UTV and ATV Maintenance: Tips From the Experts
Regular UTV and ATV maintenance isn’t exactly the most fun part of owning an off-road vehicle, but it can help make sure yours stays running great.
The spring season can be rough on your four wheeler. First, it may have been sitting idle all winter and needs some TLC before it is ready for some off-road action. Second, all the rain and mud that typically come with spring bring their own problems.
To help make sure your machine continues to run strong for years to come, we talked with Yamaha ATV / SxS Testing Manager Pat Biolsi. He offered up some UTV and ATV maintenance tips designed to keep your machine performing its best.
Top of mind for Biolsi on UTV and ATV maintenance is the air filter. The air filter is easy to forget, but doing so can lead to some very expensive problems down the line.
“A dirty air filter reduces performance and fuel mileage, and could be disastrous from an engine-durability standpoint, so keep them clean,” says Biolsi. “On top of that, really learn the installation and removal procedure to prevent the dirt from falling into the engine during service.”
It seems simple, but regular oil changes are another key to proper ATV maintenance and there are a whole lot of owners who don’t do this enough.
“The engine and transmission oils are shared in most powersports vehicles, so it is key to use a motorcycle- or ATV-specific oil, such as our Yamalube, for there are specific additives in the oil to accommodate for the shared configuration,” says Biolsi. “For the average person, it is more important to have clean, fresh oil over something expensive.”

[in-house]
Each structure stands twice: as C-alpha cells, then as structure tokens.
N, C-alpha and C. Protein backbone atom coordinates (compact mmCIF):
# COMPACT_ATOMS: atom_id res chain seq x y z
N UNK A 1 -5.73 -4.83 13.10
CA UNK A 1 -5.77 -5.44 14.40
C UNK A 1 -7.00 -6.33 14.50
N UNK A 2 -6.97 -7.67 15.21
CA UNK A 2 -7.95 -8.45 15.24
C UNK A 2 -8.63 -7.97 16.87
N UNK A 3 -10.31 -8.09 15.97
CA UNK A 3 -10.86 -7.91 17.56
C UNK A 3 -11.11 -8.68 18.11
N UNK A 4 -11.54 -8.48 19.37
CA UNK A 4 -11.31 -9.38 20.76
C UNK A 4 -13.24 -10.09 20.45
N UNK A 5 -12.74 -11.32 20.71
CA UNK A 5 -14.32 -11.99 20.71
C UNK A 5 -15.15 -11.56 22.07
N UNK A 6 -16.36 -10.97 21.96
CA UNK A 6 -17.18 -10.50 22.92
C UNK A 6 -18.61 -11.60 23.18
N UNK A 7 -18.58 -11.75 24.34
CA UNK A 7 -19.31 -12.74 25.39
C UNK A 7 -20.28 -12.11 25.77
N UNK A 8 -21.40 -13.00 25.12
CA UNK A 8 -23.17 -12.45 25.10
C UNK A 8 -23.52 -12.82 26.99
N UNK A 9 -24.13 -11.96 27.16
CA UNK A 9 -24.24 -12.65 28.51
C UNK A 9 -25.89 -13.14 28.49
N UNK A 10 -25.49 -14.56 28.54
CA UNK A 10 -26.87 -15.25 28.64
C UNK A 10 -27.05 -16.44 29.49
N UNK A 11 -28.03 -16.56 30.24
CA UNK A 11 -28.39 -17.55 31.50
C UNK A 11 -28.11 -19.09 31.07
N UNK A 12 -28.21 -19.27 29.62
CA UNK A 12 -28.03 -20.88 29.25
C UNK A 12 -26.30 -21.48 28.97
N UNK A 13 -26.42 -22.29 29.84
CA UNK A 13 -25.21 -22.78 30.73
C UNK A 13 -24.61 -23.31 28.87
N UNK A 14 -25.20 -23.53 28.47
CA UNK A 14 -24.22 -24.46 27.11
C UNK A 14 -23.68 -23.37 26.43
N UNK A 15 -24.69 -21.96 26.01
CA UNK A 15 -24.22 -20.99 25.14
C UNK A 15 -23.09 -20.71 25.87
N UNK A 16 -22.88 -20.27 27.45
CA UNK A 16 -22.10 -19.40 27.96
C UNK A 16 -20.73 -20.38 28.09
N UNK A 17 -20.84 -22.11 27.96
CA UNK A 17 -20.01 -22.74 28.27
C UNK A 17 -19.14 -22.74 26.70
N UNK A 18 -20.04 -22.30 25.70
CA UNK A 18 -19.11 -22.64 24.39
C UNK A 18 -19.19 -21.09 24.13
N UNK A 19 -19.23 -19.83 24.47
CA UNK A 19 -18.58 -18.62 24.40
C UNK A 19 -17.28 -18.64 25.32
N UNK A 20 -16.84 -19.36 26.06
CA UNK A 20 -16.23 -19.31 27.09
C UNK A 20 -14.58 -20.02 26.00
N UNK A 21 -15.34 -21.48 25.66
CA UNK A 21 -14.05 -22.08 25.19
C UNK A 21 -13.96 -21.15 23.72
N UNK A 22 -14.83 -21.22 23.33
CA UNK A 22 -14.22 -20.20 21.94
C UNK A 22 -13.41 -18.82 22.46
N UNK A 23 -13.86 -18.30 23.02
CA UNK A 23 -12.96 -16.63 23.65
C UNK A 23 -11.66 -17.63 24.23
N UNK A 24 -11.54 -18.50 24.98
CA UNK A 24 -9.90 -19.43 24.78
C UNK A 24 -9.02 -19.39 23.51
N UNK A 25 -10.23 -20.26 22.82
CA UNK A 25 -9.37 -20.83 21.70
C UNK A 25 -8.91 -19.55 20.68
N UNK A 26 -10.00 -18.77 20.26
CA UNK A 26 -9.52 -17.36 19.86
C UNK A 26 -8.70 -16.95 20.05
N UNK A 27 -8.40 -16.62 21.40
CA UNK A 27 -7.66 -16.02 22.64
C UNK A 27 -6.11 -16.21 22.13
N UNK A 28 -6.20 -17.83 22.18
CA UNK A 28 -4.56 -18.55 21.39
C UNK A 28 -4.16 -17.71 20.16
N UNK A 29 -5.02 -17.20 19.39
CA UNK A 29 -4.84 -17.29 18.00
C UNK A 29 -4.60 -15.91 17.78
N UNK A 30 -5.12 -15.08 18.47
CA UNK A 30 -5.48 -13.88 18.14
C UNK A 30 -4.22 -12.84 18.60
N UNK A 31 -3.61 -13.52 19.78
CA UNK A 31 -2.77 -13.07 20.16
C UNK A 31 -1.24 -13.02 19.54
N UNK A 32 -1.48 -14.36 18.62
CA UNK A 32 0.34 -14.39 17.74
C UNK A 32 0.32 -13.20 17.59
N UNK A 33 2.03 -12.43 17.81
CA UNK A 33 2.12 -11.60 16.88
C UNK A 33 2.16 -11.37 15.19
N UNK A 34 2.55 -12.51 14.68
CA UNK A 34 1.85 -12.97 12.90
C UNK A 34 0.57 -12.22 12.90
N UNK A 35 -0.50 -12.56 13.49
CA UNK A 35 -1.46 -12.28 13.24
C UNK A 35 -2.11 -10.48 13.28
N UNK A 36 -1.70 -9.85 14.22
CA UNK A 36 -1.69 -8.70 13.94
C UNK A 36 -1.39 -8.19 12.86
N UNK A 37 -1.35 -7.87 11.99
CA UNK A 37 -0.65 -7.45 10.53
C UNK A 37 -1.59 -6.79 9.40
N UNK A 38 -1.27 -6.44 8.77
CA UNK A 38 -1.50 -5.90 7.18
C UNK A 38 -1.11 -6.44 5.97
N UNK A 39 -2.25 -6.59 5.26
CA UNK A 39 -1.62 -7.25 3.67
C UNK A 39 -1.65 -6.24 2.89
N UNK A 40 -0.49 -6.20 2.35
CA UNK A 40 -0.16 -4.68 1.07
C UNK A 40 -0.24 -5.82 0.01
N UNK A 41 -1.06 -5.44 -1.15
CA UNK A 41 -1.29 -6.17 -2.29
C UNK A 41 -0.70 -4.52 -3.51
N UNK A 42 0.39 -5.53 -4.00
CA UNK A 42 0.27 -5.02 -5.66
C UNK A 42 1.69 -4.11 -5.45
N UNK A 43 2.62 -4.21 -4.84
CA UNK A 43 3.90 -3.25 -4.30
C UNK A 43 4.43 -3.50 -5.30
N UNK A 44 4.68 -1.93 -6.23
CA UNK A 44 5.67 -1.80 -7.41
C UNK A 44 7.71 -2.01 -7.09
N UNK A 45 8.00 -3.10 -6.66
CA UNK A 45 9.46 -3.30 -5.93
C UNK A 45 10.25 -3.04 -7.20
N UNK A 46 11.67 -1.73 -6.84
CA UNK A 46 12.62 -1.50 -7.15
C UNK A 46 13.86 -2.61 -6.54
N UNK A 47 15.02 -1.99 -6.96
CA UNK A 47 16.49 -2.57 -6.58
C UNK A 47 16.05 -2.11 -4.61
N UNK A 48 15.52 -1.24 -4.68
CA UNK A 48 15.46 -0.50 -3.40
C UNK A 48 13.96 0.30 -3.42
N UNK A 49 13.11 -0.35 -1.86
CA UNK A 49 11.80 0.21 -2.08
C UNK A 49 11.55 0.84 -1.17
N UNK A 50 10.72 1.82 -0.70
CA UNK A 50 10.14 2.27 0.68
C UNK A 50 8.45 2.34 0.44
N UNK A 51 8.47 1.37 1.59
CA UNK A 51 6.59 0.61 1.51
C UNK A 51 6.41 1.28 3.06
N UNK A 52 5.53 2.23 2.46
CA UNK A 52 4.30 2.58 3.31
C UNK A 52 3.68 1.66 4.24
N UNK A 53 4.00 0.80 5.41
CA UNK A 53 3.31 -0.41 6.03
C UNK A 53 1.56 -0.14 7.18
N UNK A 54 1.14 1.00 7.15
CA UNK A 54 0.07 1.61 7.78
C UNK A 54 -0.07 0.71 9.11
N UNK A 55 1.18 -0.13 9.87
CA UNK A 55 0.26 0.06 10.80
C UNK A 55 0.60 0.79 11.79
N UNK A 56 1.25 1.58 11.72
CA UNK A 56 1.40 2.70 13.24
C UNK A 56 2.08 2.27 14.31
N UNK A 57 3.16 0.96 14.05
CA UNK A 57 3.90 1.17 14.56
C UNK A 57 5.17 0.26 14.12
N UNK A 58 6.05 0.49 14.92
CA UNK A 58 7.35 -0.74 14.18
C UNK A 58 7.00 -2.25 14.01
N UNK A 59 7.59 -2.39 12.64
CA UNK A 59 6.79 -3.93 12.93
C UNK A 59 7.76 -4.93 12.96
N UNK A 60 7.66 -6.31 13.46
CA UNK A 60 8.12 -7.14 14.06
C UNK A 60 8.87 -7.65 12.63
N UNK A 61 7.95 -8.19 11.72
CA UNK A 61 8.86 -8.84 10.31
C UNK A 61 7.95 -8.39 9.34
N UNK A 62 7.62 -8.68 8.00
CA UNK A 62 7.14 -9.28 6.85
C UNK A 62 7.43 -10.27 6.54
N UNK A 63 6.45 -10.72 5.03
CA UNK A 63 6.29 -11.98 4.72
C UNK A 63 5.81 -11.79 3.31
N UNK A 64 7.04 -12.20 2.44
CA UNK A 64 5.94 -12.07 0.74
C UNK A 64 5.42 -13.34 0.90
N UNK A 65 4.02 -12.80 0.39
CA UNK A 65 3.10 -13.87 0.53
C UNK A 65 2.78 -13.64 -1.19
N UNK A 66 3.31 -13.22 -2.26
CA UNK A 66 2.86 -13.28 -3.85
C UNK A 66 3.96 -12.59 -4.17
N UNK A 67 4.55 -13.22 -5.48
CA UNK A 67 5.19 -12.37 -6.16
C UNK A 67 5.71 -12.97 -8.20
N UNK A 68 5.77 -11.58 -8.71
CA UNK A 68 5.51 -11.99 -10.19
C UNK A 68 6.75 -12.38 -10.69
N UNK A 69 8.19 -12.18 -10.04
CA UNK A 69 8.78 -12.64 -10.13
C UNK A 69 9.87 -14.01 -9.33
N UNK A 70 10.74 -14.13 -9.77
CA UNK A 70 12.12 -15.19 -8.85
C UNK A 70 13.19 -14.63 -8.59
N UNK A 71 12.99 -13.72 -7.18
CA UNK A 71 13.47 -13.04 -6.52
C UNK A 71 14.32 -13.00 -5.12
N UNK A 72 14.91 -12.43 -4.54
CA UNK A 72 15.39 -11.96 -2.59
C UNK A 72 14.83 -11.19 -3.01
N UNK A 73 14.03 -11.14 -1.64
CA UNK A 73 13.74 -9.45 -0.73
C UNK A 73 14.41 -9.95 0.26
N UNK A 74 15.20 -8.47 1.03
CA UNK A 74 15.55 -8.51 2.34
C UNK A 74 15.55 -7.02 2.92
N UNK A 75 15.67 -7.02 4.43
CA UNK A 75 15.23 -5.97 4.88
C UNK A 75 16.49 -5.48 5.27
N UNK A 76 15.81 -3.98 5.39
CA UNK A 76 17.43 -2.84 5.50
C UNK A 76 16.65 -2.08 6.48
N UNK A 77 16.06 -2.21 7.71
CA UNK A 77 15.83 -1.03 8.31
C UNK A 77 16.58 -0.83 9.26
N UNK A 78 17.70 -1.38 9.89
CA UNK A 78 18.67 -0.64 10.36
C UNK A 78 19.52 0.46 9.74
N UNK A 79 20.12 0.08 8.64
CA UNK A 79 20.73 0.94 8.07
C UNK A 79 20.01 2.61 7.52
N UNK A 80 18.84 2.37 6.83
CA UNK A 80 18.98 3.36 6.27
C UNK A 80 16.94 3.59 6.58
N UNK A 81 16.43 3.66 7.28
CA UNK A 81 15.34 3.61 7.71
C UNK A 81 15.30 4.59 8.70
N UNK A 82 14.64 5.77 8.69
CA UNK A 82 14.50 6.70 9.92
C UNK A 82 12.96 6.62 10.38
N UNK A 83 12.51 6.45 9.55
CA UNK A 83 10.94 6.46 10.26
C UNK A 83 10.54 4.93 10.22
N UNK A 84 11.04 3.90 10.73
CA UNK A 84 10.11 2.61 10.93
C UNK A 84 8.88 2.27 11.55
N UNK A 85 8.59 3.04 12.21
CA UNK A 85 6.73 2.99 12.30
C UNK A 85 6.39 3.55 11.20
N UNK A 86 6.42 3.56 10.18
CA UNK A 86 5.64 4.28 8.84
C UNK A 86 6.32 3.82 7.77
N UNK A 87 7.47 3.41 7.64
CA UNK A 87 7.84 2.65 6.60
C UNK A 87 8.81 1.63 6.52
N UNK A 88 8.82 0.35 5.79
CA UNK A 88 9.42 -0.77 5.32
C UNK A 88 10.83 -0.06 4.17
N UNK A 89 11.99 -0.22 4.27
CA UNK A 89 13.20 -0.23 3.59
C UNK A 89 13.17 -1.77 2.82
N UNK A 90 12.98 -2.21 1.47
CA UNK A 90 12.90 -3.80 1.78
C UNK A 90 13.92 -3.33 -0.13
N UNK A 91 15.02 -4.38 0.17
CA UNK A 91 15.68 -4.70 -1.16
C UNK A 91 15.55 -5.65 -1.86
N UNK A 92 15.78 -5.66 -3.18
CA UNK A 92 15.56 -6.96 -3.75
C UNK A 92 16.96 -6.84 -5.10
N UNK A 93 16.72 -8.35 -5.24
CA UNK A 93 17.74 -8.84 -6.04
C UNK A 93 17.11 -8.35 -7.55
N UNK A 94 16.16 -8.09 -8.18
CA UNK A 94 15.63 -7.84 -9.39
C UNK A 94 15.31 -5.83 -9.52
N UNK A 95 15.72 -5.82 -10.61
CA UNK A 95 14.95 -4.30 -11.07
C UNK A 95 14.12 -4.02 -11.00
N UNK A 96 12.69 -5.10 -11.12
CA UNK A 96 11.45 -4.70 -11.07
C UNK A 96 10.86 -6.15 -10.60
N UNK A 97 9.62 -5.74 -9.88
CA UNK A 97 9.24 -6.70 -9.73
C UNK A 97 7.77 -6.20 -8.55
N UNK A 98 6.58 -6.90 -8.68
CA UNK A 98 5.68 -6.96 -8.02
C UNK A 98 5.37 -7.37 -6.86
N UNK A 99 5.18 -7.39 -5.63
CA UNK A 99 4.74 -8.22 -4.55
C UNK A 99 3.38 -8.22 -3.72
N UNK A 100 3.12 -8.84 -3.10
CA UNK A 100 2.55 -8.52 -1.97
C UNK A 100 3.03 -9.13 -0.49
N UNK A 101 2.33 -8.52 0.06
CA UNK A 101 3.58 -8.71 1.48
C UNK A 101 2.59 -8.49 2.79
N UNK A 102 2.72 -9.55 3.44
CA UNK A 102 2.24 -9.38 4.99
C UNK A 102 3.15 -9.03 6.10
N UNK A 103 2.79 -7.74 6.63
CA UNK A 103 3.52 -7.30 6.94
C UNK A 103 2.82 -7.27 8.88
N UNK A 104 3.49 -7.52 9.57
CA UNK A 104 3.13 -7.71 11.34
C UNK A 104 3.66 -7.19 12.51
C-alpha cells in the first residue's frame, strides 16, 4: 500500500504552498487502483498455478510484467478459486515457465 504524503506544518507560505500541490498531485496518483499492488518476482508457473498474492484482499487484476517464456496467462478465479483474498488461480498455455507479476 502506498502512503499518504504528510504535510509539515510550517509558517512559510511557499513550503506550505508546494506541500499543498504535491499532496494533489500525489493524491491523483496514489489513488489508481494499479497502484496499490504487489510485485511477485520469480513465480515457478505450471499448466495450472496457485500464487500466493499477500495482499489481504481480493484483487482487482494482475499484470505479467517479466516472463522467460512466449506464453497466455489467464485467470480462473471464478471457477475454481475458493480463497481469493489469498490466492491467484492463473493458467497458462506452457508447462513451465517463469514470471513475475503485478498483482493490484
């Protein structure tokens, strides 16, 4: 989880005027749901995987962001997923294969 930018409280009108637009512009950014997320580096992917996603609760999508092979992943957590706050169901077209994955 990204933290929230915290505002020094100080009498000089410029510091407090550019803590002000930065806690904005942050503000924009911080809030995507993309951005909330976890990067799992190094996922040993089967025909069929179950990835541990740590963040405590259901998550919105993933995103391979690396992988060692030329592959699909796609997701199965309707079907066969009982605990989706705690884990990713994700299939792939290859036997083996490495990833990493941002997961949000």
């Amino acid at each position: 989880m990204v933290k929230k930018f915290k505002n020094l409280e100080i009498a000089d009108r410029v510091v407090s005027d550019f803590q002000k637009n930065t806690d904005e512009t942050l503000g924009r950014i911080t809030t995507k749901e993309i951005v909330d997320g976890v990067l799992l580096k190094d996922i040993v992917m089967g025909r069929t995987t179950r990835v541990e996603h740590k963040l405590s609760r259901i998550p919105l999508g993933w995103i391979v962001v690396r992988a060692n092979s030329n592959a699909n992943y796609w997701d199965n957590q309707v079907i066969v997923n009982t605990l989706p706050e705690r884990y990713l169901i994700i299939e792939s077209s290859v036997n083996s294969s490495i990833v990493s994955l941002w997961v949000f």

And just because your vehicle may have been sitting idle over the winter months doesn’t mean you should skip the oil change in the spring.
“Something else lesser known is the need to change your oil, even if your vehicle has been sitting a while, unused, and with low hours it, for condensation can build up in the engine when it sits and contaminates the oil,” explains Biolsi.
Biolsi also goes on to explain that keeping your UTV properly serviced is particularly crucial.
“Air filter and engine oil maintenance are just as important – if not more – on most Side-by-Sides, as they’re significantly heavier and more powerful than ATVs. With the simplified automotive controls and non-rider active connection to the vehicle, it can more difficult to feel or notice key maintenance items felt on an ATV. Plus, more people can drive a SxS closer to its limits compared to an ATV.”
Beyond clean air and oil, there are a couple of other things to keep an eye on if you own a Side-by-Side vehicle.
“Throttle pedal and cable free-play and lubrication are key, steering components may need to be checked more frequently, as the wheels and tires may come into contact with more rocks, stumps, and ruts than the typical ATV,” says Biolsi. “Even spindles, wheel hub bearings, driveline shafts / u-joints, and couplers are working harder on a SxS, as they often get buried in mud or sand. This leads to another inspection point being checking brake pads often for tightness, damage, and wear.”